You may have heard of the Everyman's Right
law in the Nordic countries
before, but if not, it refers to any individual's (man or woman) right to travel throughout nature regardless of who owns or holds property rights to the land they are crossing. In Finland
, Everyman's rights apply to almost 90% of the country. Only the government can designate an area exempt from everyman's rights, for example an area used for military training.
In brief, Everyman's Rights gives anyone the right to:
- Travel across, swim in, or bathe in bodies of water, as well as travel on ice, go fishing and ice fish.
- Travel freely throughout the forest or nature by your own on foot, on skis, or cycling
- Reside temporarily (camping) in the places where it is also allowed to travel
- Pick wild mushrooms, berries, and flowers
However, these open rights come with responsibility as the actions they allow cannot be used in a way that causes harm or damage to the environment or other persons property. To clarify, Everyman's right does not
give people the right to:
- Disturb or harm others, such as camping too close to personal homes or dwellings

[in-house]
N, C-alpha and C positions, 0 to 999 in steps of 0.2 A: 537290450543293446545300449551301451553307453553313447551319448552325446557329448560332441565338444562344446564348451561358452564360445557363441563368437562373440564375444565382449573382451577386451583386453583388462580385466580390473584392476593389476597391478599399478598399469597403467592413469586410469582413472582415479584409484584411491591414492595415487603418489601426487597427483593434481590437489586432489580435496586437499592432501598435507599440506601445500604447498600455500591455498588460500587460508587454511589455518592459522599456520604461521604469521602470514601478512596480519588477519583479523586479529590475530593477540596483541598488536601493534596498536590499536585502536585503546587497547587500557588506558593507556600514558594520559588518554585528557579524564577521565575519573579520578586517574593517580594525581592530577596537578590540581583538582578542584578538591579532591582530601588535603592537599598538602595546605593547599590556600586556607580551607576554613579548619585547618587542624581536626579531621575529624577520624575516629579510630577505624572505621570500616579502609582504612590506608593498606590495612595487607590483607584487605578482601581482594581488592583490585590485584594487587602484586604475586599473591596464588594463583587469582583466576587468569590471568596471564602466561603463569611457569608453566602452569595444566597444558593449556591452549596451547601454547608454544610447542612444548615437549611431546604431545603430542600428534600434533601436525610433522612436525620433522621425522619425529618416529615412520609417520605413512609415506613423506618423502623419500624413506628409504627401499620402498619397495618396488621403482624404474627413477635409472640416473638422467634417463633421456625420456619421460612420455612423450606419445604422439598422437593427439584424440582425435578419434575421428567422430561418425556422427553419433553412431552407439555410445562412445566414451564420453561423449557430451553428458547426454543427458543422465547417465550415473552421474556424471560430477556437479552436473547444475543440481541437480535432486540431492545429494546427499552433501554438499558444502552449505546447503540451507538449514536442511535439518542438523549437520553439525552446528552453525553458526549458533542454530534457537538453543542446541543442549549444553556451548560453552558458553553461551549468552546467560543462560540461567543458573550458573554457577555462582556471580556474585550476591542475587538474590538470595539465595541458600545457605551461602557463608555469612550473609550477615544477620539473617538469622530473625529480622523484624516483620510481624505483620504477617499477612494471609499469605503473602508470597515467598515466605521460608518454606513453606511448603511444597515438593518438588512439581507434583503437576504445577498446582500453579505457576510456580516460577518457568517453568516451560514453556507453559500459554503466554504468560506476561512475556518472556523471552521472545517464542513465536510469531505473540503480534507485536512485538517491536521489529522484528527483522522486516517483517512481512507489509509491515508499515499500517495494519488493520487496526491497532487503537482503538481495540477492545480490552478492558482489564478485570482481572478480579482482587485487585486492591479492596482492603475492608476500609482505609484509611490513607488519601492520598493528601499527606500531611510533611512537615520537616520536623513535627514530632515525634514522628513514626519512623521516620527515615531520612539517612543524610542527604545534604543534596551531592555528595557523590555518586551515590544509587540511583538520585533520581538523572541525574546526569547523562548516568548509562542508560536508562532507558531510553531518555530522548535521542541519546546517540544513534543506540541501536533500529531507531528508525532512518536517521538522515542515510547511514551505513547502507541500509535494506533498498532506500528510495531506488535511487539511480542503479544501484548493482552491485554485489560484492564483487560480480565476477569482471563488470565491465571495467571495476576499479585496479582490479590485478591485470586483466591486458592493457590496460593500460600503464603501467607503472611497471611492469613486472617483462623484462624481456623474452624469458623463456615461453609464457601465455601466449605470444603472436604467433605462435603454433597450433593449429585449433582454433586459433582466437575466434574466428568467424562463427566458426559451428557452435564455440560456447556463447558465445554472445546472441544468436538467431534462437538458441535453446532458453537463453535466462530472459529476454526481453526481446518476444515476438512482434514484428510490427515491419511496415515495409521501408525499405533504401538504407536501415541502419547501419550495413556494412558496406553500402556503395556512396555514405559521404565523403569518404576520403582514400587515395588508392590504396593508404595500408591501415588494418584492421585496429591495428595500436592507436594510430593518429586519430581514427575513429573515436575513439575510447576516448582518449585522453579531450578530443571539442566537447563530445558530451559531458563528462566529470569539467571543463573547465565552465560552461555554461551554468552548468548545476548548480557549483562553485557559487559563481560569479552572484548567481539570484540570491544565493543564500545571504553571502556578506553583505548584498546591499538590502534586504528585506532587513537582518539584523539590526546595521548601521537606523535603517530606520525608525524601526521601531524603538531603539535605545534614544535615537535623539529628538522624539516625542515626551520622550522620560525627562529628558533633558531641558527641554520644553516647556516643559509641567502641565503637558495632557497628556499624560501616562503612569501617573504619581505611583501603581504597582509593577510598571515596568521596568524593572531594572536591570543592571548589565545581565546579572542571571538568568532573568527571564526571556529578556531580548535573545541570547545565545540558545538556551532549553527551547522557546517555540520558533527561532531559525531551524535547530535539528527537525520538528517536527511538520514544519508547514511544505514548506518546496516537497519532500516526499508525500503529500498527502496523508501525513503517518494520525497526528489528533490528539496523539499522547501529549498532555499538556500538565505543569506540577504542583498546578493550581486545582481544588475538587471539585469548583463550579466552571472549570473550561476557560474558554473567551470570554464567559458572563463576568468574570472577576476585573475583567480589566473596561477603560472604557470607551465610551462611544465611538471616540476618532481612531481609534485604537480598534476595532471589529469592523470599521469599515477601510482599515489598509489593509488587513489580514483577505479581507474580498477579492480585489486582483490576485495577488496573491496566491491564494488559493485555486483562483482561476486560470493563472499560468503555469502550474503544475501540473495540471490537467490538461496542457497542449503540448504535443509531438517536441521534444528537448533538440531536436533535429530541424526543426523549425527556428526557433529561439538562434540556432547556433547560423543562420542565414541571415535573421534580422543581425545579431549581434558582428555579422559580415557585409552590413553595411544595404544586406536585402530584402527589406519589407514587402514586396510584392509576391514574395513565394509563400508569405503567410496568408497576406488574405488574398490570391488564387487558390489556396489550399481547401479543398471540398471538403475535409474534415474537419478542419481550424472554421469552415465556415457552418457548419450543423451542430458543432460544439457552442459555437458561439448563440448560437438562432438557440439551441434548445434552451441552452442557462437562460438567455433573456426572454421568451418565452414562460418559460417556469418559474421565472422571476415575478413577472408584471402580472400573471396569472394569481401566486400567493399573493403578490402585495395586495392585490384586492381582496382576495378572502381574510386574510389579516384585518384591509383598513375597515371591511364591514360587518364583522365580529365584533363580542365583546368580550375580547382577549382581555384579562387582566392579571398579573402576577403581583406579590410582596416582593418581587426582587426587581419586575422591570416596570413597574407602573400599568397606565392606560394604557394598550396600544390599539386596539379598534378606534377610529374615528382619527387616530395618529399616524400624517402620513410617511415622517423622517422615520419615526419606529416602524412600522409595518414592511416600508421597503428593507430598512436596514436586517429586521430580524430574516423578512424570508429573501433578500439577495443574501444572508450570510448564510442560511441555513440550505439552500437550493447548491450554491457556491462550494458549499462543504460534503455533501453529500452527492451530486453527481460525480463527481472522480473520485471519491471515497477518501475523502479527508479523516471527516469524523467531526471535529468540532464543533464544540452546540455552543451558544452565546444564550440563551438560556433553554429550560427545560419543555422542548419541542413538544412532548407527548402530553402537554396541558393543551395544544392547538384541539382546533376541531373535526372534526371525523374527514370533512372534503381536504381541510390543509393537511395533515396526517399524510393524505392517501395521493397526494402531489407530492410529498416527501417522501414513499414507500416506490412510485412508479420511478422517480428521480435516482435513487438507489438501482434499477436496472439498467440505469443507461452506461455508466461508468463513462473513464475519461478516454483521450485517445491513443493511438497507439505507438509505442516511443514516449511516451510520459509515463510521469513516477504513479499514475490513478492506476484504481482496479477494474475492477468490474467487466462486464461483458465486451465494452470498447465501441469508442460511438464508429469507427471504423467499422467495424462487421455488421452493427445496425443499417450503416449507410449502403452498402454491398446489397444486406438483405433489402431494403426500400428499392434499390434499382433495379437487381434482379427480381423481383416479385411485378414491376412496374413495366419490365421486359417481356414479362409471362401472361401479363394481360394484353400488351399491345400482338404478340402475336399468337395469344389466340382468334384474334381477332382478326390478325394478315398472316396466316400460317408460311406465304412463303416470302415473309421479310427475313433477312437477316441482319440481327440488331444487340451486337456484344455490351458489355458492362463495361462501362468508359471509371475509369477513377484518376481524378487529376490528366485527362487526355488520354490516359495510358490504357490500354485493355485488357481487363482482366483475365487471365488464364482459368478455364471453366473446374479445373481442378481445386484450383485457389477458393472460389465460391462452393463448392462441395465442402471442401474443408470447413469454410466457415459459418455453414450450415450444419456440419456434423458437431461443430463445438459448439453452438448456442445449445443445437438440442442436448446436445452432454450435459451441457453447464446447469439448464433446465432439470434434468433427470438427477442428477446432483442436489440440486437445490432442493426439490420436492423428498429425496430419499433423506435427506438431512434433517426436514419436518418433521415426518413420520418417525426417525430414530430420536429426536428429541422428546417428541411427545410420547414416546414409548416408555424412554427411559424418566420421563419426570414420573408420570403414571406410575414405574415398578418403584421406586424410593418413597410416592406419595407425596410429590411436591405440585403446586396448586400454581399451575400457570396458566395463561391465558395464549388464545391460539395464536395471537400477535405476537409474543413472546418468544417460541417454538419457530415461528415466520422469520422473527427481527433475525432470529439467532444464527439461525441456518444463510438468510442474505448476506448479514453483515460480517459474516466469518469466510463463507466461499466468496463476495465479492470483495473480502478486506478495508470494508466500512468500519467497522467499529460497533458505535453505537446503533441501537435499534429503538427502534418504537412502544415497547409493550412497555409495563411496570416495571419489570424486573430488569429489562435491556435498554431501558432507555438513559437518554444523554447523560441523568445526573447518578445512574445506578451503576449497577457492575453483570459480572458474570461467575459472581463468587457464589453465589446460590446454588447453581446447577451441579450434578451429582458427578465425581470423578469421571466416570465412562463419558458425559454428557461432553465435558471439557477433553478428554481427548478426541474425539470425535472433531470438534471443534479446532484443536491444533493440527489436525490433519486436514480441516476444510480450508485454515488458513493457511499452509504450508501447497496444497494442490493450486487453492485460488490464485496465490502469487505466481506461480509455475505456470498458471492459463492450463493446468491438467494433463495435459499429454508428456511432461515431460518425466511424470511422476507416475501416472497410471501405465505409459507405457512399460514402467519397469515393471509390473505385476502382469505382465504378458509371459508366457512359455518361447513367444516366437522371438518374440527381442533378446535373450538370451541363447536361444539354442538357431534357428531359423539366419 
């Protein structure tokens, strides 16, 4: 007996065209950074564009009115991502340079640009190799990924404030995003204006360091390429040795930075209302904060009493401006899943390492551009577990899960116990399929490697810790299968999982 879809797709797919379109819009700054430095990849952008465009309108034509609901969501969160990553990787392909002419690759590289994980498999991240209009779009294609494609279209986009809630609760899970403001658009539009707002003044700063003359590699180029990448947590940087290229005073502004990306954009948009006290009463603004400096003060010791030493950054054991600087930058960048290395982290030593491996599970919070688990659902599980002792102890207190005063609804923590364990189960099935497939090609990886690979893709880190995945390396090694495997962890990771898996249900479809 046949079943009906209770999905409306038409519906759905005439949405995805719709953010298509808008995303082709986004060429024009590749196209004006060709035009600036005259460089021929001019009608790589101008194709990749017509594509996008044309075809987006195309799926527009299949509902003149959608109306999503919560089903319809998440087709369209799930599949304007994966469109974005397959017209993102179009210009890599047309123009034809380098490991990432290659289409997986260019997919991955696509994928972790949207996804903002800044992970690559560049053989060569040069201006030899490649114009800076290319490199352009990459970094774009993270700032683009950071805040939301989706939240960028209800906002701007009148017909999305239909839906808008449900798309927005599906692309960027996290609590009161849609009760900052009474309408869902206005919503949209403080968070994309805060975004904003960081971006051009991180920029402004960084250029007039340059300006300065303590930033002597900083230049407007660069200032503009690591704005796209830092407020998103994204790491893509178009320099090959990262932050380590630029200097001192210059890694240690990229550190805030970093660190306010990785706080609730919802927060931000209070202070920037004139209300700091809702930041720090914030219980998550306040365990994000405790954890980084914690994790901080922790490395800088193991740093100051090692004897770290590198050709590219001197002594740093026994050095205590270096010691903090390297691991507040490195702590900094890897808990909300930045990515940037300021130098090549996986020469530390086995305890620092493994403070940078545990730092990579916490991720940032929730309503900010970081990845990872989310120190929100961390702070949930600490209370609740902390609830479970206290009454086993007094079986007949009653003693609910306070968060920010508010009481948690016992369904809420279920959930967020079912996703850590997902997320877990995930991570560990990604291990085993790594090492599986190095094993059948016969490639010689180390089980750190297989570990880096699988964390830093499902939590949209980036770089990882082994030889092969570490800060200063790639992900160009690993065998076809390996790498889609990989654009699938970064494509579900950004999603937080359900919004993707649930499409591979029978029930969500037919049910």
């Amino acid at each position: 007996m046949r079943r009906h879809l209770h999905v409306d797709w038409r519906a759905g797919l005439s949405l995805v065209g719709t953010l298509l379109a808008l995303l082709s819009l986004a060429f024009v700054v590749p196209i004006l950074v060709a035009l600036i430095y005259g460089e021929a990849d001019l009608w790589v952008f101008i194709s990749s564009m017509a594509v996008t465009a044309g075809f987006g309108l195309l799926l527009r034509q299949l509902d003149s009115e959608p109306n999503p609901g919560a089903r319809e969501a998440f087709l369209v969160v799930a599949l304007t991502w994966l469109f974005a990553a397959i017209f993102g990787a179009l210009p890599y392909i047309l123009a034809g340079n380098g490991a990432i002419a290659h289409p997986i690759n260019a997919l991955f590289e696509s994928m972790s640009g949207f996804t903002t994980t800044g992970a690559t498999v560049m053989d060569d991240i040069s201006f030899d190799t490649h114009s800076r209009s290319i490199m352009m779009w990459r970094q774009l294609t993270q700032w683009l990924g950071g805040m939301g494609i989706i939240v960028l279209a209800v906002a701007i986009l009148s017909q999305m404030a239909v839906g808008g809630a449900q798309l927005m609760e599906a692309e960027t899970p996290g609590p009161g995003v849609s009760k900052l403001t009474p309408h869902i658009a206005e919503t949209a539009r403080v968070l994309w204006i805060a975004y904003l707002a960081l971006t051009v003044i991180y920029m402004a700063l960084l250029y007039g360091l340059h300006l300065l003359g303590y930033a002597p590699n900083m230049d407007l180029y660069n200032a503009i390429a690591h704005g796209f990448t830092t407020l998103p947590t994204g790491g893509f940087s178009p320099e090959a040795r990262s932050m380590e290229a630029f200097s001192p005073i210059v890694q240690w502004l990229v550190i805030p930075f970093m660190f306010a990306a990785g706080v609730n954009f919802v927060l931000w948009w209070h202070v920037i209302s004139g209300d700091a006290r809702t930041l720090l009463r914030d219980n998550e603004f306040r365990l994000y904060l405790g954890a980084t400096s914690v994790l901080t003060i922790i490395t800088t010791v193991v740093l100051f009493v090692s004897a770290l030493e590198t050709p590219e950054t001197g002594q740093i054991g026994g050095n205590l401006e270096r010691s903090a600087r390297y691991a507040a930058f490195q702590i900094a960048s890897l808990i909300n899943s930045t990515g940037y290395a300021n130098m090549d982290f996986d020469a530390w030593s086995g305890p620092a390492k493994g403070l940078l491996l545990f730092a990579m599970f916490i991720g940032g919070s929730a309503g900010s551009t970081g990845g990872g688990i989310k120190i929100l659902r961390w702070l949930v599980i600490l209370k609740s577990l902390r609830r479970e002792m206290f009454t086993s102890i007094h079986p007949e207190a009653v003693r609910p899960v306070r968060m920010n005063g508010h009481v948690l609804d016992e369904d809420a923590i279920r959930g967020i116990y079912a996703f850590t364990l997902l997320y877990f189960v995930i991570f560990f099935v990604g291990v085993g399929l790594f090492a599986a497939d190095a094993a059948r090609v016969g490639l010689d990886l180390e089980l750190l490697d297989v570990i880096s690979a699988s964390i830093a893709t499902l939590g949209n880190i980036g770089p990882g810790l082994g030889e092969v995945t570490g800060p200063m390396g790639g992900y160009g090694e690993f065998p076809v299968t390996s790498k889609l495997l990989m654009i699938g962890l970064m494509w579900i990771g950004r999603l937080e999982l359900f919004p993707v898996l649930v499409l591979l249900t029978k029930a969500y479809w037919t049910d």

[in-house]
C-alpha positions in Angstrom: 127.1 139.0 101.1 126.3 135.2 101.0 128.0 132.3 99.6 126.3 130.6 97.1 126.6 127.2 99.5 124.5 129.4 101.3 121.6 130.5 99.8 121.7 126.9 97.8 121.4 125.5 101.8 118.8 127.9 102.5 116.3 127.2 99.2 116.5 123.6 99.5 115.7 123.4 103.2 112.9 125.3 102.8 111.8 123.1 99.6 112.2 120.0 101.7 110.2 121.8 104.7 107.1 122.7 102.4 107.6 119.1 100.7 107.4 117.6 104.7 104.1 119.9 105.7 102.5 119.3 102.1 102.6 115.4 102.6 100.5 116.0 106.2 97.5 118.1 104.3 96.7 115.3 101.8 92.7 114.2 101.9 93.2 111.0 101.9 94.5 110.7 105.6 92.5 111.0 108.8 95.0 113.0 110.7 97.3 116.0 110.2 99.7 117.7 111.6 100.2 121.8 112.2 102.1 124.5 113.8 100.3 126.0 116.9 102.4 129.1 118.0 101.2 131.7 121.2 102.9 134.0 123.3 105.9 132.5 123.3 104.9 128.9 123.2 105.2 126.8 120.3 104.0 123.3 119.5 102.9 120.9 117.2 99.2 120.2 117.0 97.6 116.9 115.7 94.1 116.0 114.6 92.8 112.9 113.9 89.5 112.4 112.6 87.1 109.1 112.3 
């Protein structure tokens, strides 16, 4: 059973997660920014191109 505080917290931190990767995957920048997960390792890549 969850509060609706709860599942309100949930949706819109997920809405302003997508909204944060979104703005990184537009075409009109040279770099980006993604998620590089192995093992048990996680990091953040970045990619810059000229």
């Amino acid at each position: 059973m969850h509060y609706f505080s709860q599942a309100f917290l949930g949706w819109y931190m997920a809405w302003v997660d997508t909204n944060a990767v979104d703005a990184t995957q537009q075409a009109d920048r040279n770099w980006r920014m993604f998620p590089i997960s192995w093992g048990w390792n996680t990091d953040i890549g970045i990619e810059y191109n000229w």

- Disturb or damage animals and their dwellings
- Drive a motor vehicle across private property without the landowner's permission
- Leave litter in the forest or in nature
- Make an open fire without permission on someone else's land
- Cut down growing trees, take fallen wood, twigs, moss, or other debris from someone else's land
- Travel through private gardens, fields, or meadows which would be harmed by traversing such
- Hunt or fish without the necessary permits
- Let a dog or other pets roam unleashed in populated areas or public trails
To get a full explanation of the concept of Everyman's Right, have a look at this Everyman's Right Brochure
produced by the Finnish Ministry of the Environment.
The best part of the Everyman's Right for independent travelers
headed to Lapland is that it means you can camp almost anywhere as long as you are not disturbing anyone or anything. This does not mean that you should camp in someones back yard and be as quiet as possible to not bother them. But you can camp essentially anywhere in the forest just outside of towns or villages or off the highway, if you're not already planning to camp in the beautiful national parks. Its a great way to save on accommodation expenses if you do not mind sleeping outdoors for a few nights during your trip in the summer. So if you're coming to Lapland in the summer time, bring a tent with you